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Poverty is not just the absence of money

As the developed world buckles under the weight of its own debt, the debate on poverty is gradually shifting to centre stage. In the past, any discussion of poverty followed a fairly predictable narrative. Needless to say, the history of the past half century has shown all these notions to be false or based on a such a narrow compartmentalised view, that they are only partly true.
Poverty is arguably the most complicated social and economic dynamic of our time. It is rather useless to say that at one stage, all people were poor except for those very few individuals benefitted by a feudal system. It makes far more sense to approach poverty as a manifestation of the difference between communities that have advanced on the development trajectory, as opposed to communities that have either just started that process, or that have been left behind while their peers grow in prosperity. And since there is a spectrum of living standards from the very rich to the very poor, any meaningful talk about poverty must consider what the community wants for itself from an existential point of view.
We are all familiar with the plethora of studies finding relationships between poverty and crime, poverty and war, poverty and gender violence, poverty and substance abuse, poverty and education, poverty and health, and poverty and population growth. It is this factor that I believe requires more investigation, as it constitutes the first cycle in the self-perpetuating spiral of poverty.
Talking about poverty and population growth is a mine field. A rhetorical but not irrelevant question that is often asked focuses on the fact that poor populations grow much faster than prosperous ones. Are communities poor because they proliferate so fast or do they proliferate because they are poor? In other words, is it our propensity to breed that robs us of prosperity or is it a lack of control over resources that makes us breed so fast. This is not an easy question and I doubt that the truth is as simple as picking the answer that fits the interests one is trying to promote or protect.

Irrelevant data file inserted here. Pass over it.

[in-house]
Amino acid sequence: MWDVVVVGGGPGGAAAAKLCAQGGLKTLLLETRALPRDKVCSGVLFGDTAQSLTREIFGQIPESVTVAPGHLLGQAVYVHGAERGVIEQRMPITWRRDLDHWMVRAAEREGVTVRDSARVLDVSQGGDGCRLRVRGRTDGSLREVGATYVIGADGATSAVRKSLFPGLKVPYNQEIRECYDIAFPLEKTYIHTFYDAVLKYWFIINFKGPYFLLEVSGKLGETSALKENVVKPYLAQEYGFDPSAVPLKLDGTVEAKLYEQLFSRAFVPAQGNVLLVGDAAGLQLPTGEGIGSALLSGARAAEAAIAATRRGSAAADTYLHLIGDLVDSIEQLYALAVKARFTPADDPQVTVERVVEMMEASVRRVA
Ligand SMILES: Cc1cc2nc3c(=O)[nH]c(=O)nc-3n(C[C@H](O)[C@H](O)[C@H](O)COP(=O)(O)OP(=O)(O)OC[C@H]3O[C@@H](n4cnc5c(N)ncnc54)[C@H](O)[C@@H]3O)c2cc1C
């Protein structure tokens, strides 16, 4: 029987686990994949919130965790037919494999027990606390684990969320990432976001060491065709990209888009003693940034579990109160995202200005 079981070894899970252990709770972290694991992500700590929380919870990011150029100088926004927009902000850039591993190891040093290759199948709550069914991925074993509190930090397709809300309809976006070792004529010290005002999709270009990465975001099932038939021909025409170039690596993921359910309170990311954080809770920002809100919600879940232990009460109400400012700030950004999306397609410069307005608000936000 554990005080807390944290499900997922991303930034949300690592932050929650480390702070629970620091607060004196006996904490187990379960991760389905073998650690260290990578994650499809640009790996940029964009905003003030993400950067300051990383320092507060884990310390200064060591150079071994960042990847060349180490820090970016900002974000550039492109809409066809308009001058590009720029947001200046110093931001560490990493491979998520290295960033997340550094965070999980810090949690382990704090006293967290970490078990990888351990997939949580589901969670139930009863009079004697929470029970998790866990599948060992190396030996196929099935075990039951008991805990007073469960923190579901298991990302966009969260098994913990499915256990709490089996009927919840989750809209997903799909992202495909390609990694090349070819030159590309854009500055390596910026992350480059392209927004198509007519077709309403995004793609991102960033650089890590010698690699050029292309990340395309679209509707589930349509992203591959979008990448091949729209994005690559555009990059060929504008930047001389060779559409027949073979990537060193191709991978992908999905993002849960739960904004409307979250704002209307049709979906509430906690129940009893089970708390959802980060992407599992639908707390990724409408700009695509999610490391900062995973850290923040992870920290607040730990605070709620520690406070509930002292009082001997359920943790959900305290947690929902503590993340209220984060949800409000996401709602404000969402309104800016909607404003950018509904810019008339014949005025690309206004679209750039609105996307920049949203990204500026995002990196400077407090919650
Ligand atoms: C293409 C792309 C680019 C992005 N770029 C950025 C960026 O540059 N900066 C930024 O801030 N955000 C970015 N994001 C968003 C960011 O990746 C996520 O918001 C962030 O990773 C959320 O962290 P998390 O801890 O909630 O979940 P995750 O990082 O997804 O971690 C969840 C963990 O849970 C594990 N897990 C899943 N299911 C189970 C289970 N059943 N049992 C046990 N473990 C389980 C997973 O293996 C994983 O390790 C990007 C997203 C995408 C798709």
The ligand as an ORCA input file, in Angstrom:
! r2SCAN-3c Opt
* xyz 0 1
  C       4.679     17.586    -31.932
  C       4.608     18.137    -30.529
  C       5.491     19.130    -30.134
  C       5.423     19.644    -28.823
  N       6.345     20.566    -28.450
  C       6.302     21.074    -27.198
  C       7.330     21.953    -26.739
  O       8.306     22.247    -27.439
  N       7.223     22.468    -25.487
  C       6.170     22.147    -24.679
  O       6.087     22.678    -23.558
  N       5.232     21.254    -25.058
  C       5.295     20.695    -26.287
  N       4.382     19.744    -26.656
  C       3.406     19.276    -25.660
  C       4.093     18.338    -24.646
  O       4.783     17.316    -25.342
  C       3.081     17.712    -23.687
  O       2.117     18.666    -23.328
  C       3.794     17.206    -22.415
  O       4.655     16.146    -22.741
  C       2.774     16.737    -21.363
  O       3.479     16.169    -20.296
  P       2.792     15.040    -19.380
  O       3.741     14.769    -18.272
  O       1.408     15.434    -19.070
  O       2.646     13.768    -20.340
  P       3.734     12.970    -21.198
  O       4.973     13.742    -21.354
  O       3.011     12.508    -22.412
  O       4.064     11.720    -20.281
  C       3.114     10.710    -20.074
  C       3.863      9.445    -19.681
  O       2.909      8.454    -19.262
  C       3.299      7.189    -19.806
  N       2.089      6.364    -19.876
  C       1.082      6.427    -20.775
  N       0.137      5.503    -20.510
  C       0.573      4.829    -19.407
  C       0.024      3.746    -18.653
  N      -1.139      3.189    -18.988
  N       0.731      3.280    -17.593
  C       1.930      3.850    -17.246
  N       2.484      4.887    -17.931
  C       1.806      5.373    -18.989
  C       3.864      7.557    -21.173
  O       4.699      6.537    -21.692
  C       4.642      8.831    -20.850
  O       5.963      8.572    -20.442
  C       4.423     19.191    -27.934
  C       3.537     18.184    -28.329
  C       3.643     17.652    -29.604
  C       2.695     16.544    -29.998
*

Fact is, population growth in poor communities is much higher than in wealthy ones. If there is any doubt over the veracity of this observation, just drive through the streets of any informal settlement. The residents are most often destitutely poor, but there is no lack of children. They run around, unattended, literally in their thousands. And they are of all ages and sizes, of both genders.
This often makes me ask the question what do all these children eat for supper? Does it mean that their parents are not as poor as we are made to believe? Is it a case of neglect reflecting our lack of responsibility to take care of our offspring? Is it the consequence of religious intolerance when churches prohibit the use of contraceptives? Do the parents not realise that children born into poverty are more likely to remain poor? And have the parents so little regard for life, that they produce children without any regard for their upbringing, education and general development? Or perhaps, is it a cultural thing that sees many children as a blessing, just as one would view many cattle as a sign of prosperity, in other words, reducing the children’s humanity to that of a basic commodity? – nice to have but expendable as such.
Sometimes, just thinking critically about this complex dynamic makes me despair. Where shall we  find the resources to feed and to educate all these children? But then I realise the mistake of viewing the communities in isolation as if their condition does not affect everything and everybody else around them. In my mind the problem of poverty must be tackled in a concerted, orchestrated and synchronised way, as a group effort to slowly take entire communities to the next level. Working out the detail of this endeavour is bound to be difficult. So often the development process is mired in clichés that serve no purpose. For instance, it is a waste of time to talk about upliftment when the community members themselves see no reason for it. Another mistake we make is to view those that manage to rise above their poor backgrounds, either through industry, profession or crime, as minor heroes. A few rich individuals do not solve the problems of an otherwise poor country.
I think, in the end there is no attainable solution, or at least, the solution lies in the process of development and progress, and not in the results. When we set targets for poverty alleviation, these must only be stepping stones in the never-ending development curve.
The trick is to make sure that the majority does not get left behind. And we should remain aware of the basic premise that development is a democratic process – to each his own.

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